Best Two Bucks

Turned out that Cameron was right. He knows what makes him happy, and it was indeed those long red straws at Urban Source. We’re not even talking about just being happy at choosing his own item at the store, at getting to carry them out, at running around in the park with them. They’re the best toy in the whole house right now, and it’s been so incredible to watch him play I thought I’d share. In just three days they’ve been

  • p2170004A sword
  • A walking stick
  • Used to drink from a cup on the floor while standing, and while sitting in a chair
  • Used to drink bath water (ew)
  • Held, several in his mouth, and called cat whiskers
  • Wings
  • Legs on his hands?
  • Bent to make letters – N, Z, L, M, V. I didn’t need bending.
  • A flute and a trumpet
  • A violin
  • A spoon
  • A broom
  • A bundle of wood for the fire (he then had to build a fireplace out of couch cushions)
  • Paddles
  • A baby
  • Pointers
  • Chopsticks
  • A hockey stick
  • Helicopter blades
  • Propellers
  • A rocket
  • Skis
  • Birthday candles
  • A dog’s tail, stuck in a playdough dog
  • A cat’s tail, stuck in his pants
  • A penis, of course
  • Binoculars
  • Knitting needles
  • Plug for some electrical appliance
  • A slide
  • A fence

… and more I’m sure I’ve missed, not understood, or forgotten.

The imagination at this stage is mindblowing. You watch other animals, and sure they’ll have fun – perhaps a kitten will play with a stick as if it’s a snake, bears will play with snowballs on Discovery Channel, and such. But this is the beginning of what sets us apart. This is imagination and creativity, and in sharing and including me in the play, he is building social awareness. When animals play, they are learning and rehearsing behaviours characteristic and essential to their species. Cameron is no different – he is learning what it is that makes us human, rehearsing behaviours that will ensure his success in years to come. Look out world!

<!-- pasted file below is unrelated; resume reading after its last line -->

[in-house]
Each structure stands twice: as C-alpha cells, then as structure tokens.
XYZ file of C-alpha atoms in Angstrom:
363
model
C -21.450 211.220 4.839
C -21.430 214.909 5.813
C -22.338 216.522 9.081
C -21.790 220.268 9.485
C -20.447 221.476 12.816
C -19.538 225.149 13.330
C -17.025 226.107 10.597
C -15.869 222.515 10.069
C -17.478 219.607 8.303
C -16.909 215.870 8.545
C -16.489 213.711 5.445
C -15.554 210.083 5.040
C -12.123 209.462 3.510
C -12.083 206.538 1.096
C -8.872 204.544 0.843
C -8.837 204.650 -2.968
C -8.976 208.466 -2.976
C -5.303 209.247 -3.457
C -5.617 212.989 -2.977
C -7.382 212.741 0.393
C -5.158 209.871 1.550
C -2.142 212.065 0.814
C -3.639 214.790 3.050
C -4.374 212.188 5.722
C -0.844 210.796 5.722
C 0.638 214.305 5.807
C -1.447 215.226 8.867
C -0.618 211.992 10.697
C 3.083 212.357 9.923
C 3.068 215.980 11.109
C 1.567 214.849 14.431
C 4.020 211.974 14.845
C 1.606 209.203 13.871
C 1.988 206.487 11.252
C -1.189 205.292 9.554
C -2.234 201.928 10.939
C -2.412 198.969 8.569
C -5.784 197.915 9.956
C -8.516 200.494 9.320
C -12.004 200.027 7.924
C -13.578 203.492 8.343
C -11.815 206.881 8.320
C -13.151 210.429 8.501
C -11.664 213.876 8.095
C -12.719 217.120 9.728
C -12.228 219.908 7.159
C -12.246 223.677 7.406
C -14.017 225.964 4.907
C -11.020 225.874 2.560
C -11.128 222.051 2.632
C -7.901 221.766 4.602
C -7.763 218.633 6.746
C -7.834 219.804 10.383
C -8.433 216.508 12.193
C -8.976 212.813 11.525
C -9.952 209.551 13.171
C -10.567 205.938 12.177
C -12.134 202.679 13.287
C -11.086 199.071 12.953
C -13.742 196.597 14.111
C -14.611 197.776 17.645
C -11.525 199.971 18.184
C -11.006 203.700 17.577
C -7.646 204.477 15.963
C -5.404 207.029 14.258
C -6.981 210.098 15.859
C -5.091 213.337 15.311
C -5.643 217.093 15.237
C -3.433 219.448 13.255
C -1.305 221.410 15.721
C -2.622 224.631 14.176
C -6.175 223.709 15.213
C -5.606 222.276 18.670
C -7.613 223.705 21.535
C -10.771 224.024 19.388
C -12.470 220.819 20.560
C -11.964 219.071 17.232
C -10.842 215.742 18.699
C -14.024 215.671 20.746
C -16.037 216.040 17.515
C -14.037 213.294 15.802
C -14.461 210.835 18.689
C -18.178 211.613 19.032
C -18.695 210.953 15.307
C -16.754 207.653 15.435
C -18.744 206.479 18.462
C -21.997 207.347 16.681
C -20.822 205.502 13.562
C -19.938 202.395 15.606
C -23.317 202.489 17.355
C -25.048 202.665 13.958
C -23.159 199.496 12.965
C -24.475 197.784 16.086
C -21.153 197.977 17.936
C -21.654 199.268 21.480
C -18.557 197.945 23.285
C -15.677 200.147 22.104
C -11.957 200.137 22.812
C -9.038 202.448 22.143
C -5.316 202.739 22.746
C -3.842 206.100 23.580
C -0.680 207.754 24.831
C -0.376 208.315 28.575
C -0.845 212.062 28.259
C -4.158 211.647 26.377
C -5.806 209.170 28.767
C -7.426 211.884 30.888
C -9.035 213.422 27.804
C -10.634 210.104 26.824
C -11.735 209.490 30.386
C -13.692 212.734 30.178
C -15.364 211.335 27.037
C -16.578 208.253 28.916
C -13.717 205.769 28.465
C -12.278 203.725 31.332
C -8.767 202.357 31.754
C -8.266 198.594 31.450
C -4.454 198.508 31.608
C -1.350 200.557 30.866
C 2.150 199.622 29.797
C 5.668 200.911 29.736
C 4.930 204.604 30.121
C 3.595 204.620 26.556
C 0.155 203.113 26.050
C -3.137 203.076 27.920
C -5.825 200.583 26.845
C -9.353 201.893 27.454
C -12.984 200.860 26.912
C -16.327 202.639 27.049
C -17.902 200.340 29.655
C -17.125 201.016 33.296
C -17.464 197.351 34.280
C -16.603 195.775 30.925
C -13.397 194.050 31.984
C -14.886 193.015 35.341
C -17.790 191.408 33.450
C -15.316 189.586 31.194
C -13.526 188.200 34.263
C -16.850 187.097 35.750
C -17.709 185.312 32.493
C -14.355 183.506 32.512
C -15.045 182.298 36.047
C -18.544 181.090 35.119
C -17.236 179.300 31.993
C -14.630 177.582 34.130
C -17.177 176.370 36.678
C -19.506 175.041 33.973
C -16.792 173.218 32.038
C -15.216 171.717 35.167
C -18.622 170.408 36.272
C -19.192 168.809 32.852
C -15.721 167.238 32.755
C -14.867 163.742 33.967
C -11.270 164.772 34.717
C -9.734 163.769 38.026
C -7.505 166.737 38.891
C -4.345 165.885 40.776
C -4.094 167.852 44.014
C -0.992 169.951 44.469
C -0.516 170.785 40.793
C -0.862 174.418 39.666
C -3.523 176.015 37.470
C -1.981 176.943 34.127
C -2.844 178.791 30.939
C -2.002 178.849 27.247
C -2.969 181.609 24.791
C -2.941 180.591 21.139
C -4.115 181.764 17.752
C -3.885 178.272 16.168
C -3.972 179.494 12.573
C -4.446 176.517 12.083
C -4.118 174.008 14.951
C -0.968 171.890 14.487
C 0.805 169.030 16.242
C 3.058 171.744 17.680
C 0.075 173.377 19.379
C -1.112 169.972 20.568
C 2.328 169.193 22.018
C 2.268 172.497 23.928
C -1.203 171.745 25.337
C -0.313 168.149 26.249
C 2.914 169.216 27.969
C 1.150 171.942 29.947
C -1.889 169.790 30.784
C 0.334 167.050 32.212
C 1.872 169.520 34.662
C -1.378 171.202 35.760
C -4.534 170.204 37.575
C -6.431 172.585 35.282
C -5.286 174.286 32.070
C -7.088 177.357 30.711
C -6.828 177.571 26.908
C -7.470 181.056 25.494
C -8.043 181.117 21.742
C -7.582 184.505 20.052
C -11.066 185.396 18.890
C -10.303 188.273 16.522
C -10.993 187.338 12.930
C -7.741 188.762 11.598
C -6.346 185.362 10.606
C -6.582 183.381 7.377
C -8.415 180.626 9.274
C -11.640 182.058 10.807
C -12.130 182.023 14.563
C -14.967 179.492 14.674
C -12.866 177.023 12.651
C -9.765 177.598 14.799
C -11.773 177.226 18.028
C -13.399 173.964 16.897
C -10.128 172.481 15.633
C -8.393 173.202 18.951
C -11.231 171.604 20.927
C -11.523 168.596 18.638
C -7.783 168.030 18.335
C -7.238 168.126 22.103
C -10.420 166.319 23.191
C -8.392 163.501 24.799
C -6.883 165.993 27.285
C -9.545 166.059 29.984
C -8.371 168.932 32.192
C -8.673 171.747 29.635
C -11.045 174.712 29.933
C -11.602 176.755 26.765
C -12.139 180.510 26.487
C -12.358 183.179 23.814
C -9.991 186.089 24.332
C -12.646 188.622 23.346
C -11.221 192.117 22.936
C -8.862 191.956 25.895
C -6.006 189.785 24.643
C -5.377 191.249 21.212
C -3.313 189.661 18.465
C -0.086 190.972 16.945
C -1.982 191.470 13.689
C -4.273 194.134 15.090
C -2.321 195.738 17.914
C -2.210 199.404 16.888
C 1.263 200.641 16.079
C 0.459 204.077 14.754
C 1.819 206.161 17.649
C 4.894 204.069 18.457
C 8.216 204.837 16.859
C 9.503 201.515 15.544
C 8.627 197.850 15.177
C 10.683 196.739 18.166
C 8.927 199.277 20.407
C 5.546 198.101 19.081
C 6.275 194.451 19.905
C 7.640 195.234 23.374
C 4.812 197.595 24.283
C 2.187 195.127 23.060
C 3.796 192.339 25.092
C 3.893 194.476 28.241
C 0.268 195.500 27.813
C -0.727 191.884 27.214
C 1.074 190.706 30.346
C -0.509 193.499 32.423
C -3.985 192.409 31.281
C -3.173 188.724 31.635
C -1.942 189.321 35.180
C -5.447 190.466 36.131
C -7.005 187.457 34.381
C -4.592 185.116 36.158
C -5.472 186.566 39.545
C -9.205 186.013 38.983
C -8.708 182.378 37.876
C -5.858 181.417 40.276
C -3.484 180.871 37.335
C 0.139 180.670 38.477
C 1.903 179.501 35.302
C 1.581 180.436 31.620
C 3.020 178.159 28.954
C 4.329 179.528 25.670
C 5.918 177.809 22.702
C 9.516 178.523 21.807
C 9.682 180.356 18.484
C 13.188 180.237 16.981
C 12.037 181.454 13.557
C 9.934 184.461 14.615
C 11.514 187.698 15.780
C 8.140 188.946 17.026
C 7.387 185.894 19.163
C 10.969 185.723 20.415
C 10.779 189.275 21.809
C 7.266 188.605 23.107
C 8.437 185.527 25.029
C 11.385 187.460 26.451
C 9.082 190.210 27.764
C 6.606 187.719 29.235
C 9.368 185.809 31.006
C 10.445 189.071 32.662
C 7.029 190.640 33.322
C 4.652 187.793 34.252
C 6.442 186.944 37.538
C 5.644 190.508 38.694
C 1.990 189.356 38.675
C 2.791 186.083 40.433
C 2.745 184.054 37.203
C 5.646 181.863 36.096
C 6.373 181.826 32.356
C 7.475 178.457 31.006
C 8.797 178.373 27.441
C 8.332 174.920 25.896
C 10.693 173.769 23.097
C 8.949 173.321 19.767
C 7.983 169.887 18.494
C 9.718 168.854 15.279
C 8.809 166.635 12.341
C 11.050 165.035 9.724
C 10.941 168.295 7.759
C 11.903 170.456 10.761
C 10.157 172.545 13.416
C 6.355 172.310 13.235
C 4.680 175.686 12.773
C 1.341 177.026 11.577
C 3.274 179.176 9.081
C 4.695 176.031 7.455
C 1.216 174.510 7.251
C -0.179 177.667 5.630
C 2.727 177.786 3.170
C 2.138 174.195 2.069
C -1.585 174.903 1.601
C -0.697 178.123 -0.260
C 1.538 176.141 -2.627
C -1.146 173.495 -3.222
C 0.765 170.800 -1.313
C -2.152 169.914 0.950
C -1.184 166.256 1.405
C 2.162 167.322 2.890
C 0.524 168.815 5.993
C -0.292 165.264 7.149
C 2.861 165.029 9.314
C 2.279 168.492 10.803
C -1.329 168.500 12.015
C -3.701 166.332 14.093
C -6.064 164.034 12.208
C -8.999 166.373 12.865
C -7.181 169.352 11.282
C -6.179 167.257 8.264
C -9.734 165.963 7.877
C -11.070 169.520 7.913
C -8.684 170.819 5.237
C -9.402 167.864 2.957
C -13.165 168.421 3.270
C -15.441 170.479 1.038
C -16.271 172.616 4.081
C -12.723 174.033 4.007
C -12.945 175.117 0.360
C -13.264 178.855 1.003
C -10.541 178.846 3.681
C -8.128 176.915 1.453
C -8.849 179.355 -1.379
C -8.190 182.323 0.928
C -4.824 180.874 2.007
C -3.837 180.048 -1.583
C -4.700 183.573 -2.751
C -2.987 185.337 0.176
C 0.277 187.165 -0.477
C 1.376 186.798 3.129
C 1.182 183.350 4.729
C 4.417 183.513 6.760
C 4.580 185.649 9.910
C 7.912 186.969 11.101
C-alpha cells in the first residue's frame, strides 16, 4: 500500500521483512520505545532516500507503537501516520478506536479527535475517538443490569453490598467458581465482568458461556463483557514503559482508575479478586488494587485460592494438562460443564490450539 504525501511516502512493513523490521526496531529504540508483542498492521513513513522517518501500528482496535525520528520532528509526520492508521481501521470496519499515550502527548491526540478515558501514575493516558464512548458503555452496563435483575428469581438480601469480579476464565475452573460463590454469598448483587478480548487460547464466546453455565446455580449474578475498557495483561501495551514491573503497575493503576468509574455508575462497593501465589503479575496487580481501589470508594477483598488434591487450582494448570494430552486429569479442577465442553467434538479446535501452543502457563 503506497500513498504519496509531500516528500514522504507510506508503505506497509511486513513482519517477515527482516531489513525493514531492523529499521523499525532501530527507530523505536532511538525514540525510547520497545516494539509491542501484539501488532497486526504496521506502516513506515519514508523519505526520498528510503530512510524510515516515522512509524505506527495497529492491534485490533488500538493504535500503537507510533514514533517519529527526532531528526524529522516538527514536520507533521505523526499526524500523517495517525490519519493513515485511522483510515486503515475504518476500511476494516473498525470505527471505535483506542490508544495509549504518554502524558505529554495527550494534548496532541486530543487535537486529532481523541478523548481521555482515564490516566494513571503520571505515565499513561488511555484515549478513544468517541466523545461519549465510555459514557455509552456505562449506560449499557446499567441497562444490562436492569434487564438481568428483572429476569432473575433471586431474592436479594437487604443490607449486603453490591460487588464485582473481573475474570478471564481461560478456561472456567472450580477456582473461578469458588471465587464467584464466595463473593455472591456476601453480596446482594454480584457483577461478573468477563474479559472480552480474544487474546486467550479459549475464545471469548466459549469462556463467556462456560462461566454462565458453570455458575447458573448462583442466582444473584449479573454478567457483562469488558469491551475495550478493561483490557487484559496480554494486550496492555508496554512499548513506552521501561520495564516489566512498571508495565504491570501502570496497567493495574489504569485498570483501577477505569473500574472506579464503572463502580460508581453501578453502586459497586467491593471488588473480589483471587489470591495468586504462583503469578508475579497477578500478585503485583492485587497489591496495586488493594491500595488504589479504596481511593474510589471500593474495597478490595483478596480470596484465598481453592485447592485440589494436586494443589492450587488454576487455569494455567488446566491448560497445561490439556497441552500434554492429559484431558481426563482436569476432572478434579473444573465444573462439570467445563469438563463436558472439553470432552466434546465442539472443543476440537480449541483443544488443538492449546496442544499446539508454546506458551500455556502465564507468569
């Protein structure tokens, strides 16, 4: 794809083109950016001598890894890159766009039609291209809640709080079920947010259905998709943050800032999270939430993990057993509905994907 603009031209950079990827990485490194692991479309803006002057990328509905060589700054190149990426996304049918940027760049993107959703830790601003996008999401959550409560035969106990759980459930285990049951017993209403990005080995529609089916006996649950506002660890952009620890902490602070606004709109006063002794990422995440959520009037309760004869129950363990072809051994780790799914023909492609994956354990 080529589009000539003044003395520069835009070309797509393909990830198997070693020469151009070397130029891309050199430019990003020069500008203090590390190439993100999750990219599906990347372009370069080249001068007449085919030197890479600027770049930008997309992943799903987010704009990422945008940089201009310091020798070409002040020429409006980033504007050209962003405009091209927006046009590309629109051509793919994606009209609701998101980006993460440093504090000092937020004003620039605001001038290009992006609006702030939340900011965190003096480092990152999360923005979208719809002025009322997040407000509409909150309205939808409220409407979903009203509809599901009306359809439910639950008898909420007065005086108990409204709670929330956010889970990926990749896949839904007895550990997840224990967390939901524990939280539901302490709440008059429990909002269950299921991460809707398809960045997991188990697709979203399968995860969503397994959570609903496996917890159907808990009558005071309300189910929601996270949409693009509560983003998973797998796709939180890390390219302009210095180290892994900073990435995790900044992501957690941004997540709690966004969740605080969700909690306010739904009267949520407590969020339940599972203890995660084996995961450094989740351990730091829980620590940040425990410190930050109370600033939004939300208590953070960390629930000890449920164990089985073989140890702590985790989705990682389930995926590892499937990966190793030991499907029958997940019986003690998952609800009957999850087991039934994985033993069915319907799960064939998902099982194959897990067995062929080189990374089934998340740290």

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4 responses to “Best Two Bucks

  1. the best toys are the simple ones! =D
    – because they’re so “basic” that with imagination, they can become anything and everything.

    but huh.. i’ve never thought of the exercise of imagination at that age as rehearsal of behaviours essential to my future and survival as a species… although it makes a lot of sense from a neuroscience point of view!

  2. Pingback: Free Range Childhood « One in 36 Million·

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